As ACLA chief executive Peter Turner points out, junior lawyers can often find themselves thrown into quite senior in-house legal positions. But if they're working in small teams, or even as a sole practitioner, they might not have a more experienced colleague to turn to for advice.
In an effort to address this issue and other unique challenges new in-house lawyers face, ACLA has initiated a national mentoring scheme. Under the scheme, experienced senior in-house lawyers undergo a structured training program and then are paired with those seeking a mentor.
The mentor and mentee meet monthly over a six-month period, the mentee having the opportunity to seek guidance on a range of issues in a confidential setting.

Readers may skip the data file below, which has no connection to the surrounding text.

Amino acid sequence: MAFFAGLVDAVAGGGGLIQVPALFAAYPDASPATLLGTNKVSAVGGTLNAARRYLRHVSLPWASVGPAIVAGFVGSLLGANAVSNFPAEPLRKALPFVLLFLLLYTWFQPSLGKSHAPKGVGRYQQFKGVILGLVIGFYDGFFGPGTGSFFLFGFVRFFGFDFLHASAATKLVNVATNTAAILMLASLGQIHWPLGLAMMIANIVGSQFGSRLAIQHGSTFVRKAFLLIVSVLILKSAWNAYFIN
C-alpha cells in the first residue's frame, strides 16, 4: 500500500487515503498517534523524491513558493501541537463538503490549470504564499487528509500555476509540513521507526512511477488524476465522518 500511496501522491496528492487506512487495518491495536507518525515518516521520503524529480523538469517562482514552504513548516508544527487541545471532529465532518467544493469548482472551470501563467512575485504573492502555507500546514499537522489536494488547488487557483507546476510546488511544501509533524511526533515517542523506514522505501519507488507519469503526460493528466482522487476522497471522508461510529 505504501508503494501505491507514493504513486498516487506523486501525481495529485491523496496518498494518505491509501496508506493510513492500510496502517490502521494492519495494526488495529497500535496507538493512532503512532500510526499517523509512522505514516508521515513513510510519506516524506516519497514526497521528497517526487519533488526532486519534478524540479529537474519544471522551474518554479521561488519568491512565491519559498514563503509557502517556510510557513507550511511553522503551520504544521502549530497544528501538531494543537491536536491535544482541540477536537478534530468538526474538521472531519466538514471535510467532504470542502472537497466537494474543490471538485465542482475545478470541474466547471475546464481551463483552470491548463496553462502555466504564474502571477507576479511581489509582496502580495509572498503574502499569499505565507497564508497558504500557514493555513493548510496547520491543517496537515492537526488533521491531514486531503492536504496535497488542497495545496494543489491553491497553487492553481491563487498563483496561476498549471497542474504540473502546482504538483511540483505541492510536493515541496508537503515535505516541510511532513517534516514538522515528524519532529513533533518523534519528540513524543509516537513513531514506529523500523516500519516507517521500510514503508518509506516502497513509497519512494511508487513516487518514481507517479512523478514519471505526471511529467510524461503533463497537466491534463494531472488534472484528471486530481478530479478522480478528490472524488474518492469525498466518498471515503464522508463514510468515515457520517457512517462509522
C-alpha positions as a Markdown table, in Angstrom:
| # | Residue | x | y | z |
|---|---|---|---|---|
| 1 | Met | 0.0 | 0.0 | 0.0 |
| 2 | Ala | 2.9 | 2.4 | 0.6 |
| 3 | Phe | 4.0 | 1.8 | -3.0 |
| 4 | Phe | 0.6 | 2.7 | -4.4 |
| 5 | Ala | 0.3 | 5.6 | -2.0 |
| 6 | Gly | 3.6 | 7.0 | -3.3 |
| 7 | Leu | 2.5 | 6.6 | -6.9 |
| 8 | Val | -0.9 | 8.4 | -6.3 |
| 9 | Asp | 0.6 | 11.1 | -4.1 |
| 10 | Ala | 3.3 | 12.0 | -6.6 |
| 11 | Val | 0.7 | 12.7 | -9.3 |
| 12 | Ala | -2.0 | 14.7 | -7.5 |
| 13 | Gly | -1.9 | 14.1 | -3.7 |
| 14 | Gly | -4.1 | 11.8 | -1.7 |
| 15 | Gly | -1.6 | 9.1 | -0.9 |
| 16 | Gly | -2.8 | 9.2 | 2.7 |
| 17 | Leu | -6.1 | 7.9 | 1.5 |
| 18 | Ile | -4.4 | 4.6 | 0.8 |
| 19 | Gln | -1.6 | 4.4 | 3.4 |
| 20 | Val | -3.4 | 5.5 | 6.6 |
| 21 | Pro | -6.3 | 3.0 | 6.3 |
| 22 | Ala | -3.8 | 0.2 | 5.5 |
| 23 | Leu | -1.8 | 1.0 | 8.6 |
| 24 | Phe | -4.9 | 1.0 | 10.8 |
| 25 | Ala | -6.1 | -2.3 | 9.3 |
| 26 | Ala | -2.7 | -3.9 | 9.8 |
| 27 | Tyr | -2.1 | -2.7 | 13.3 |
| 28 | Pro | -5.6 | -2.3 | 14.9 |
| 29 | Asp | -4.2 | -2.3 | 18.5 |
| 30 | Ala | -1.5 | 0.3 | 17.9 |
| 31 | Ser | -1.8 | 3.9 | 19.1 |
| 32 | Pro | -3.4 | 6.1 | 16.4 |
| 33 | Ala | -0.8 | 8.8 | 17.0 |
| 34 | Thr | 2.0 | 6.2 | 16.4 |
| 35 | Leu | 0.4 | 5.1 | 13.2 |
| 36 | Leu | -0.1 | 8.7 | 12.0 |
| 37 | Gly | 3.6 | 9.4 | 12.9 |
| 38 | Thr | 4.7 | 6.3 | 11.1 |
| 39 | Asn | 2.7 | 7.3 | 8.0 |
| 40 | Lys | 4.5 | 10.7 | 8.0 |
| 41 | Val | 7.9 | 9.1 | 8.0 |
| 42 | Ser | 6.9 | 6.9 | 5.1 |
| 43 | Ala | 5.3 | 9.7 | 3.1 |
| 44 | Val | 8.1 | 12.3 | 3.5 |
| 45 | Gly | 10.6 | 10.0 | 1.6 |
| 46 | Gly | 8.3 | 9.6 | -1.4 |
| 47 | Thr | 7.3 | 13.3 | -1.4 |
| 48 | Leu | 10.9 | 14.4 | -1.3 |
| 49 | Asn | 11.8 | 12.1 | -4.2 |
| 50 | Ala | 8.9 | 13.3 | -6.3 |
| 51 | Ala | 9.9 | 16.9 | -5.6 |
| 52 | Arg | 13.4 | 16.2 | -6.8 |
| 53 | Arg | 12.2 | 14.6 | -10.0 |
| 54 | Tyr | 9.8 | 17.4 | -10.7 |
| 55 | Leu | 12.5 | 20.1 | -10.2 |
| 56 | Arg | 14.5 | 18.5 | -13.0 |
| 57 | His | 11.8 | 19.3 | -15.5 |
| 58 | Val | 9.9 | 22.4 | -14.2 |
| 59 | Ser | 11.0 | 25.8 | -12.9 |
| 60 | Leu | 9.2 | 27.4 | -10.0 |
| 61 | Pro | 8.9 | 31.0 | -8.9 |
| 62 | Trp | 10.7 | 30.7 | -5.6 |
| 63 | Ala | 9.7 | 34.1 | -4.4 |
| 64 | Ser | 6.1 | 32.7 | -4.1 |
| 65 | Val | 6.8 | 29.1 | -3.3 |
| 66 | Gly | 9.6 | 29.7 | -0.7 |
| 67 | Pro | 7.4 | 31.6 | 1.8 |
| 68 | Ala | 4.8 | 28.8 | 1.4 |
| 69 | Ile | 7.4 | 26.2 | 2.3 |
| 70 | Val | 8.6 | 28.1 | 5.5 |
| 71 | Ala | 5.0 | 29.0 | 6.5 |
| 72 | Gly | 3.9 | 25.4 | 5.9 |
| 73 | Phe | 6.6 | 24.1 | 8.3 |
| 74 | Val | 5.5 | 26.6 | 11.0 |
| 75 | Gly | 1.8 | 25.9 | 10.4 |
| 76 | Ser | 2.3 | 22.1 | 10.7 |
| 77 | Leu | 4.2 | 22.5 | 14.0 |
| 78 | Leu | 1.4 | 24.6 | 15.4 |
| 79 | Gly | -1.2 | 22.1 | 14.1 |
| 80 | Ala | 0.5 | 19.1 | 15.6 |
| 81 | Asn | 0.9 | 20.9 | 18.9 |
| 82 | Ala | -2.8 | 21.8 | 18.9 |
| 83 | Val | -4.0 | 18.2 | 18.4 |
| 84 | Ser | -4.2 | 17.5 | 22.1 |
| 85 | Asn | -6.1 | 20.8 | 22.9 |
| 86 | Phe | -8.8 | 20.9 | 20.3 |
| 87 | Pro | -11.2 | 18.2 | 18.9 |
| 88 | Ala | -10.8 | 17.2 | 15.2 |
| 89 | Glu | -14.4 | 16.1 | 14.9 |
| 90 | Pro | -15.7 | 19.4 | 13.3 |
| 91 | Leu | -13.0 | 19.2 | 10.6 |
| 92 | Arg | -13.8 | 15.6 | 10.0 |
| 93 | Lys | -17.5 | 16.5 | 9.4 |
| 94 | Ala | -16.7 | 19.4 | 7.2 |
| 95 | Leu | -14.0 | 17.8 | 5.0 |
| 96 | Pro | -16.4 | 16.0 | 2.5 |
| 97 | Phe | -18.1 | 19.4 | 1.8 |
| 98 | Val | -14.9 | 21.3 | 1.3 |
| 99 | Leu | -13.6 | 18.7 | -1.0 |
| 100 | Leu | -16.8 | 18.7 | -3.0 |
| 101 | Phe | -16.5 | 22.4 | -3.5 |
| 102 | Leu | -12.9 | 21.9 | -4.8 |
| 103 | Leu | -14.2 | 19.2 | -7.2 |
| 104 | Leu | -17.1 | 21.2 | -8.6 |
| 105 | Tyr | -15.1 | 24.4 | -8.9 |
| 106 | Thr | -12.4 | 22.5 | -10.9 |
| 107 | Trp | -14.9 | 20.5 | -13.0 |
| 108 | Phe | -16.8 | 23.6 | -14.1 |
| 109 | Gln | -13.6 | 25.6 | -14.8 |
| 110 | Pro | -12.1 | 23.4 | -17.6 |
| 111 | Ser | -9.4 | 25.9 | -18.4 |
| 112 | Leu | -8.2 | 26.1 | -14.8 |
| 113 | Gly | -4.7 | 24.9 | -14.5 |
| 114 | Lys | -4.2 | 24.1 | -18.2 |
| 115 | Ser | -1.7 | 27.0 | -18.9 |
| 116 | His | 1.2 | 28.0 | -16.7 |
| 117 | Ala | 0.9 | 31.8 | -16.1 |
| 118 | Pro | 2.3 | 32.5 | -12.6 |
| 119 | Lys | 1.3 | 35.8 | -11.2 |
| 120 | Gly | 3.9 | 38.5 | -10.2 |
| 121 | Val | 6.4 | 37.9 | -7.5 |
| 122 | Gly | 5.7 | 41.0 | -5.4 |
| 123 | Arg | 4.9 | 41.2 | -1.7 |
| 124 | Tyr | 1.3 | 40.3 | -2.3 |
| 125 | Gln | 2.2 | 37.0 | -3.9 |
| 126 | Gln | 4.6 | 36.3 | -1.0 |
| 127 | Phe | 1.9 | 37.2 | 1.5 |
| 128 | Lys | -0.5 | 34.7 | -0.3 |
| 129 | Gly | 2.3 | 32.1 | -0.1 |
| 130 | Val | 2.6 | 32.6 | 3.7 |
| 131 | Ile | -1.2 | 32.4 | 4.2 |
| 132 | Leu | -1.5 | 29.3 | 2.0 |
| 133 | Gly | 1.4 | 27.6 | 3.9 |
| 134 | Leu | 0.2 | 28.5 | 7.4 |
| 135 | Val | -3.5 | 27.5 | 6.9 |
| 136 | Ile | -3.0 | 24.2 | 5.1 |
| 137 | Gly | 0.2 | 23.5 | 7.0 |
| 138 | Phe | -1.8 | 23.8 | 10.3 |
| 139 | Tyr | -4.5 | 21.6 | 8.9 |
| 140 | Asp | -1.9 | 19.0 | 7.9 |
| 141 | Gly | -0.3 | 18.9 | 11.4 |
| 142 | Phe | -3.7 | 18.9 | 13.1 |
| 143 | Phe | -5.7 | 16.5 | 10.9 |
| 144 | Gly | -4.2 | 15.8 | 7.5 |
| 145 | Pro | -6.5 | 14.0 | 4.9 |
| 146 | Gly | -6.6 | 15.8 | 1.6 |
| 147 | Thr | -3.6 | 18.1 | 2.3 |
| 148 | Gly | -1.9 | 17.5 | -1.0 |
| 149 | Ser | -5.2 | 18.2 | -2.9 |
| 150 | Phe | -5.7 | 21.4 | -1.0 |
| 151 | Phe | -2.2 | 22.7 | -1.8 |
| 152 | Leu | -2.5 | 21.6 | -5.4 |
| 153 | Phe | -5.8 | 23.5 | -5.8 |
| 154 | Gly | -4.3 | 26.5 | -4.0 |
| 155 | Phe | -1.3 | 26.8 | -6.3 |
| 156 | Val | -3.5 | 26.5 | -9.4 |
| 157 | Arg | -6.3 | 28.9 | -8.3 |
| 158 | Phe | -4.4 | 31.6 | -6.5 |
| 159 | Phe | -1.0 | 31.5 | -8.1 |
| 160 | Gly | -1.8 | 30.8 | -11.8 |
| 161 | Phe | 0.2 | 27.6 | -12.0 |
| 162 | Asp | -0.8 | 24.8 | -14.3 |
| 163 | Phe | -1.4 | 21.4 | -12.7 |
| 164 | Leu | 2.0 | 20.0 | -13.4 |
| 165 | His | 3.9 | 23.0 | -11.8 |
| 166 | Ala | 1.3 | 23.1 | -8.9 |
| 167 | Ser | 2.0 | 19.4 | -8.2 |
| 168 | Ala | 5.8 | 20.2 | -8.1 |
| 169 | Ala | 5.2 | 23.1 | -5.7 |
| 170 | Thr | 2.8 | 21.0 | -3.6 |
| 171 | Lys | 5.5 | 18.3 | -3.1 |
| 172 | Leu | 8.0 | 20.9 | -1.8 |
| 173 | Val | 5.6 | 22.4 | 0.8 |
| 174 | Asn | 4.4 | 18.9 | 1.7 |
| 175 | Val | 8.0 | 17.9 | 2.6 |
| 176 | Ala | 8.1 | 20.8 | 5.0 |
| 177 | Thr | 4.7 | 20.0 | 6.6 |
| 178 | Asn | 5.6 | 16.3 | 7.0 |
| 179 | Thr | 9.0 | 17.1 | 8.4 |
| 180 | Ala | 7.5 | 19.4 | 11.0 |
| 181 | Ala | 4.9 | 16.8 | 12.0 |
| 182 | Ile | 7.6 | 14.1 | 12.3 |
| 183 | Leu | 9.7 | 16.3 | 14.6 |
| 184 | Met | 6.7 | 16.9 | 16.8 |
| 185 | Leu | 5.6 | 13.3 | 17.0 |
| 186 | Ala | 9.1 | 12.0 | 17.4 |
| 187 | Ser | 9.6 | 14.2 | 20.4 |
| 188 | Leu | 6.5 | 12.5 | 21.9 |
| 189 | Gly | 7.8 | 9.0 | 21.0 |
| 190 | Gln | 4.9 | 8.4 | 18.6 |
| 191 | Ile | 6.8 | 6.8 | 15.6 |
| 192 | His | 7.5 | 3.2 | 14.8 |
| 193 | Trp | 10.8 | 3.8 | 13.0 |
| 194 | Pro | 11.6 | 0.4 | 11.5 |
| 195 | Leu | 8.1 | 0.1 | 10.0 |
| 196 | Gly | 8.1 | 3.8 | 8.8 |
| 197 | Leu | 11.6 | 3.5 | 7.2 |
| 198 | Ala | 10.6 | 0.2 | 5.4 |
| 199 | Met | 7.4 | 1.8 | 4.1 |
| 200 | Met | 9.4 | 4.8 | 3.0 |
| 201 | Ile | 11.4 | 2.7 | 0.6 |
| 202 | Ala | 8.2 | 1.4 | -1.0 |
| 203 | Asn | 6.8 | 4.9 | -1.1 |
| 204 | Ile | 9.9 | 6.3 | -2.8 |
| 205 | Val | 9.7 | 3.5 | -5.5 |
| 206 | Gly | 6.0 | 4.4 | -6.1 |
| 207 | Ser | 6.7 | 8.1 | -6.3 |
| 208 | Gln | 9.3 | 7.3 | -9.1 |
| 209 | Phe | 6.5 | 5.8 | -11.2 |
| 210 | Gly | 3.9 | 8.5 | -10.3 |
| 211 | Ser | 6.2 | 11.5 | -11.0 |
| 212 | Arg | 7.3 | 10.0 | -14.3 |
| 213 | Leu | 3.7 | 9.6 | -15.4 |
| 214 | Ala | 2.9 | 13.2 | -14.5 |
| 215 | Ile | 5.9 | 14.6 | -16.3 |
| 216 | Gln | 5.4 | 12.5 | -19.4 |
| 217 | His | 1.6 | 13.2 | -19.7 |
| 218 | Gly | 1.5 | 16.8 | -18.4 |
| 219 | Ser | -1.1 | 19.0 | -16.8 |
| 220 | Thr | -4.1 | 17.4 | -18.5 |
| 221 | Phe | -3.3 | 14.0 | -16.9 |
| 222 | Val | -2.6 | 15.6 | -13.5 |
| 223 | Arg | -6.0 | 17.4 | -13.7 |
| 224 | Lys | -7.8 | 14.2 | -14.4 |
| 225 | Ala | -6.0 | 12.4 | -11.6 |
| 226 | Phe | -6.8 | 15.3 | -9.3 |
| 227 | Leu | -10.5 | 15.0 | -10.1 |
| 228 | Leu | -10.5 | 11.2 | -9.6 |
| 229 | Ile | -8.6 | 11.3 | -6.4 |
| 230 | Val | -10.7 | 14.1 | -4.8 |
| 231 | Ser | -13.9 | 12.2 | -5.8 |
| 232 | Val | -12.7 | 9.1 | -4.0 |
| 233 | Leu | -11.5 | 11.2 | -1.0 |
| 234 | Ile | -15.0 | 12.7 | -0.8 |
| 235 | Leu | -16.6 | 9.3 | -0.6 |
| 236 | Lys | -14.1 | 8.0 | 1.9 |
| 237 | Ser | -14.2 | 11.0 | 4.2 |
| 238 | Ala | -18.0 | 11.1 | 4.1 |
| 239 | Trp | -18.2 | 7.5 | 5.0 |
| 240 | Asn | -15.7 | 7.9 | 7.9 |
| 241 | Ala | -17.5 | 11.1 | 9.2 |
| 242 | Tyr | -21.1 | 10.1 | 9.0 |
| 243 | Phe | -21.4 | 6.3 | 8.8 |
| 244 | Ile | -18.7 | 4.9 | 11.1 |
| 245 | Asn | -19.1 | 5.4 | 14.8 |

According to Turner, the program has been extremely popular with the sector. "It's a resource our members turn to very willingly," he says. "And the interesting thing is we're getting positive feedback not just from the mentees, but also from the mentors, who find it very refreshing to be exposed to the views of younger and newer practitioners in the field."
More information about the ACLA national mentoring program can be found at www.acla.com.au.
Read more about the benefits of professional peer networking for in-house counsel, in Lawyers Weekly's feature -- Making the connection: Networking for the busy lawyer
For the latest news, views and analysis of issues affecting in-house lawyers, check out Lawyers Weekly's dedicated in-house site www.lawyersinhouse.com.au
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